Geopolitical and Economic Reasons Behind China’s Support of Kazakhstan’s Suppression of Protests: Experts

By Alex Wu
Alex Wu
Alex Wu
Alex Wu is a U.S.-based writer for The Epoch Times focusing on Chinese society, Chinese culture, human rights, and international relations.
January 13, 2022 Updated: January 13, 2022

Large-scale protests recently broke out in Kazakhstan, with the country’s president ordering the military to suppress it with force. Chinese communist leader Xi Jinping praised the Kazakh president’s actions in the situation as “decisive” and “strong.” Experts say there are multiple factors behind the outbreak of civil unrest in Kazakh that have made the CCP authorities uneasy.

In the worst unrest in Kazakhstan in more than a decade, protesters are angry about soaring fuel prices and took aim at the authoritarian government, as well as former president Nursultan Nazarbayev, tearing down a statue of him.

Kazakhstan’s new president, Kassym-Jomart Tokayev, said he ordered troops to open fire without warning in order to restore order. Tokayev accused foreign-trained terrorists of carrying out the riot, but provided no evidence.

Tokayev also said that, at his request, Russia troops had arrived in the country and stayed there temporarily to ensure safety.

Xi said that China opposes foreign forces inciting “color revolutions” in Kazakhstan and any “attempts to interfere with cooperation between the two countries.” He also mentioned that China is willing to provide support to Kazakhstan.

International observers believe there are deeper reasons behind the Chinese regime’s support of the Kazakhstan government.

Prof. Feng Chongyi, a China expert at the University of Technology Sydney, told the Chinese edition of The Epoch Times: “The civil strife in Kazakhstan has more to its history. The people’s opposition to fuel price increases was only a fuse, and behind it is the long-term corruption of the country’s government and its oppressive attitude towards its citizens, and the economic plunder of the Chinese communist regime’s Belt and Road Initiative.”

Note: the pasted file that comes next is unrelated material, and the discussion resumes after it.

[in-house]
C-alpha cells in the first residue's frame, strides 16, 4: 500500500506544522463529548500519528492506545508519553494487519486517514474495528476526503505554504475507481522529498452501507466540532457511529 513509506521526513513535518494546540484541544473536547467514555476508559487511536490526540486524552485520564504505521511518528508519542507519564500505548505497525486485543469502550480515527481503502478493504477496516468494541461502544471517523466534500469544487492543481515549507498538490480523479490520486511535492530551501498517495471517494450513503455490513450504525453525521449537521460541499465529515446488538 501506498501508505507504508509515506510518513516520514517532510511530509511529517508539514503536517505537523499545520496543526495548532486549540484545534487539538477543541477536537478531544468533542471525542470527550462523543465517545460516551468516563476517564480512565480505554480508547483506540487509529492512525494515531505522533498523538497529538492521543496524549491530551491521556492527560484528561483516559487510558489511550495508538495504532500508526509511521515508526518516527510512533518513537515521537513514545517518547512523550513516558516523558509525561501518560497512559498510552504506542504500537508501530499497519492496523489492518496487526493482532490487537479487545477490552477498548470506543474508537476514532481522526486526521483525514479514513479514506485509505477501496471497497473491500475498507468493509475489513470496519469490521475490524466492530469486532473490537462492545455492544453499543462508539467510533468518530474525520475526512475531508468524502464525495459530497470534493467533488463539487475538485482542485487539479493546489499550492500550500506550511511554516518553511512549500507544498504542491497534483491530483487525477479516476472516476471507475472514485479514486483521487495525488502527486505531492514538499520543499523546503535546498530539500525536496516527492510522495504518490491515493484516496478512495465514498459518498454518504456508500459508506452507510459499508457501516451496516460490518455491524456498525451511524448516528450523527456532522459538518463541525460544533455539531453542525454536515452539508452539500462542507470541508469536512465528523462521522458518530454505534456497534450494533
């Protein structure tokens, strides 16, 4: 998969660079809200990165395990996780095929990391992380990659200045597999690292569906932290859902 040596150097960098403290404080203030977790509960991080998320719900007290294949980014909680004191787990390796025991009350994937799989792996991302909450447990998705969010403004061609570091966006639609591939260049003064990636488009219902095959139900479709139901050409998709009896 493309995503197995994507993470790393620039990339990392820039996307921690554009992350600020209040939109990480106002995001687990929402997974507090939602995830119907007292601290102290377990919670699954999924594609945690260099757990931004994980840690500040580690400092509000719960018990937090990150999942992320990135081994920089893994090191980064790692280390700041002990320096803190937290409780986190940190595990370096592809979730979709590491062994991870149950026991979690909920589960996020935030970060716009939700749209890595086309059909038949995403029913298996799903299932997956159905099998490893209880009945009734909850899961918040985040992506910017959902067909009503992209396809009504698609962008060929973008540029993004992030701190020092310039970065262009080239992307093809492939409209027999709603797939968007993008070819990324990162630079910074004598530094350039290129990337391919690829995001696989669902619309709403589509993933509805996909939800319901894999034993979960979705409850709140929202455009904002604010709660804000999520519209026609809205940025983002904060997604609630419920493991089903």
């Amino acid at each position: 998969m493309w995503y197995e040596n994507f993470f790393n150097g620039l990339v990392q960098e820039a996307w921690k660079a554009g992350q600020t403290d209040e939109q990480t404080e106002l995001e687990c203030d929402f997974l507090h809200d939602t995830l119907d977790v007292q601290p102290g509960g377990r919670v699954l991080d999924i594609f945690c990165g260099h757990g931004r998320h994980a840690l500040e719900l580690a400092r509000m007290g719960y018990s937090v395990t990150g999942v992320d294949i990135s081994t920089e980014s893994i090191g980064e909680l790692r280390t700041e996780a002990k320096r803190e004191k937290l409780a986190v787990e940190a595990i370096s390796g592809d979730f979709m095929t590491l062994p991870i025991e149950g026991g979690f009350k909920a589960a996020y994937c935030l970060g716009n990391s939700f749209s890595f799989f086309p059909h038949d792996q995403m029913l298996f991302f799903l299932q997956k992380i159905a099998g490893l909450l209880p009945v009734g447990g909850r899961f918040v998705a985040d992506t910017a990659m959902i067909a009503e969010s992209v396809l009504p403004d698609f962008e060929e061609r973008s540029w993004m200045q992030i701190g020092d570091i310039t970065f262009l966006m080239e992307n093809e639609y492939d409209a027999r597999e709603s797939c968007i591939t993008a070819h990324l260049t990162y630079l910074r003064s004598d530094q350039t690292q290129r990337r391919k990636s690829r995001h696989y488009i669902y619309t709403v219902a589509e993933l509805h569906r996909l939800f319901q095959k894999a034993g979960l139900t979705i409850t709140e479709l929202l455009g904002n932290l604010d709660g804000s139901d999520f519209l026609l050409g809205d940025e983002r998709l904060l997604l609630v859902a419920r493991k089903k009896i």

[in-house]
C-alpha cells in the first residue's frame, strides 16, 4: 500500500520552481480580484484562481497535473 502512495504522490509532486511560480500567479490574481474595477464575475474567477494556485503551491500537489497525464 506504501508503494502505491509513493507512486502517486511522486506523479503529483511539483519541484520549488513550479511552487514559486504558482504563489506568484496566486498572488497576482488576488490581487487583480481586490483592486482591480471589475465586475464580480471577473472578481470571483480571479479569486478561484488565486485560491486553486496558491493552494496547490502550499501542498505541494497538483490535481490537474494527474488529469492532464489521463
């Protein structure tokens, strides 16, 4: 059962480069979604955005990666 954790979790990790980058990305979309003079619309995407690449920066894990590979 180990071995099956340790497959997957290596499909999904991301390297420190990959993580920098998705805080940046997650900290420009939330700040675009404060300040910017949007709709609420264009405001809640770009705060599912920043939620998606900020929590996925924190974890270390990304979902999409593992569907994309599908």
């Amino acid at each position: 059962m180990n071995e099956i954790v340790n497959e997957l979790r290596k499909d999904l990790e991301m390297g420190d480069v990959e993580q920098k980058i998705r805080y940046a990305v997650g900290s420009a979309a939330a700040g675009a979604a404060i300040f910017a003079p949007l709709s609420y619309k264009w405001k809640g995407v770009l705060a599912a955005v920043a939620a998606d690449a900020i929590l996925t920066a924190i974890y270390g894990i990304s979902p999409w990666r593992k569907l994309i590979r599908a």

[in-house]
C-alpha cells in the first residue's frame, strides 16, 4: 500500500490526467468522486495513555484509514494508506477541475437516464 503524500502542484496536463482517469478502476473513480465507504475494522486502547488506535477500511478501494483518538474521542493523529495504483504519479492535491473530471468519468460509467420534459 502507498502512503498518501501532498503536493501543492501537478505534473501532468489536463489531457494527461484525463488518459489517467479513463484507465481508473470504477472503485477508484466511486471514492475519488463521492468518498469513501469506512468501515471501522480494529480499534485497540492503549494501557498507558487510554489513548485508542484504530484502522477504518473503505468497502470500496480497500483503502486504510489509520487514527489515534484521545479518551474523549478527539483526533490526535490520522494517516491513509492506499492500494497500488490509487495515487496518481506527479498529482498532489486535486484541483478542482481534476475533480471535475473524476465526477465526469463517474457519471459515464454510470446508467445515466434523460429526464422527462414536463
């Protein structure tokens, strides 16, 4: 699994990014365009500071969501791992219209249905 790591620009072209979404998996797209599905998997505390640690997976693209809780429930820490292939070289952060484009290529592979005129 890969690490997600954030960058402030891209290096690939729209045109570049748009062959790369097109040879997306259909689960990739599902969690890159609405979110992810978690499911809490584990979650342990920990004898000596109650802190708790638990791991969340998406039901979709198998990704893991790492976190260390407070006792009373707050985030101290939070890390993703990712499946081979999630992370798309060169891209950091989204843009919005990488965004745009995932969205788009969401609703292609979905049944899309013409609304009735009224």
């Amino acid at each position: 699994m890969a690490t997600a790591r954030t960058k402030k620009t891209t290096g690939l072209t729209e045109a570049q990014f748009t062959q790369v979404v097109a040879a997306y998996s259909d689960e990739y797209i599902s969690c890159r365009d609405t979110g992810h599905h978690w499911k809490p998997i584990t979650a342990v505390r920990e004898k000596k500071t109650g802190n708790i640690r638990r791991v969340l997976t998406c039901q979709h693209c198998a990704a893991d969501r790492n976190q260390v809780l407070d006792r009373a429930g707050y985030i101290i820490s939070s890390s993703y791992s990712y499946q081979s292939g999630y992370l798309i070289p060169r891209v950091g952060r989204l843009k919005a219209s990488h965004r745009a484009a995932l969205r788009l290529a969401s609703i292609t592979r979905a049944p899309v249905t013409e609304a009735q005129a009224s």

As to why Xi expressed support for the current Kazakh government, Su Ziyun, a military expert at the Taiwan Institute for National Defense Security, said that, if the color revolution in Kazakhstan succeeds this time, the people who oppose the investment scheme of the Belt and Road Initiative will join forces, which will definitely change the CCP’s investment in the country, all of which make Xi Jinping and the Chinese regime uneasy.

Su said it is worth noting all the drivers behind the protests in Kazakhstan. One is geopolitics, because Kazakhstan is close to China’s Xinjiang region. In terms of energy security, about 50 percent of Kazakhstan’s oil and natural gas are now exported to neighboring China. The other reason is the economy. China has invested nearly $23 billion in construction projects of its Belt and Road Initiative in Kazakhstan. If the political situation in Kazakhstan is unstable or the regime changes, these Chinese investments may be at risk.

In addition, there are many anti-communist China forces in Kazakhstan. These people believe that the Chinese regime’s investment in the Belt and Road Initiative has planted a “debt trap” for Kazakhs.

Su added that the diplomatic or political situations in the countries surrounding China are almost all unstable: in addition to Kazakhstan in the northwest, there are Afghanistan and India in the southwest, North Korea in the northeast, Japan and Taiwan in the east, and countries around the South China Sea in the south.

It can be said that Beijing’s international diplomatic model in the past decade—economic plunder and military expansion—is the main cause of Beijing’s current strategic predicament, he said.

Luo Ya and Li Jing contributed to the report.

Alex Wu
Alex Wu is a U.S.-based writer for The Epoch Times focusing on Chinese society, Chinese culture, human rights, and international relations.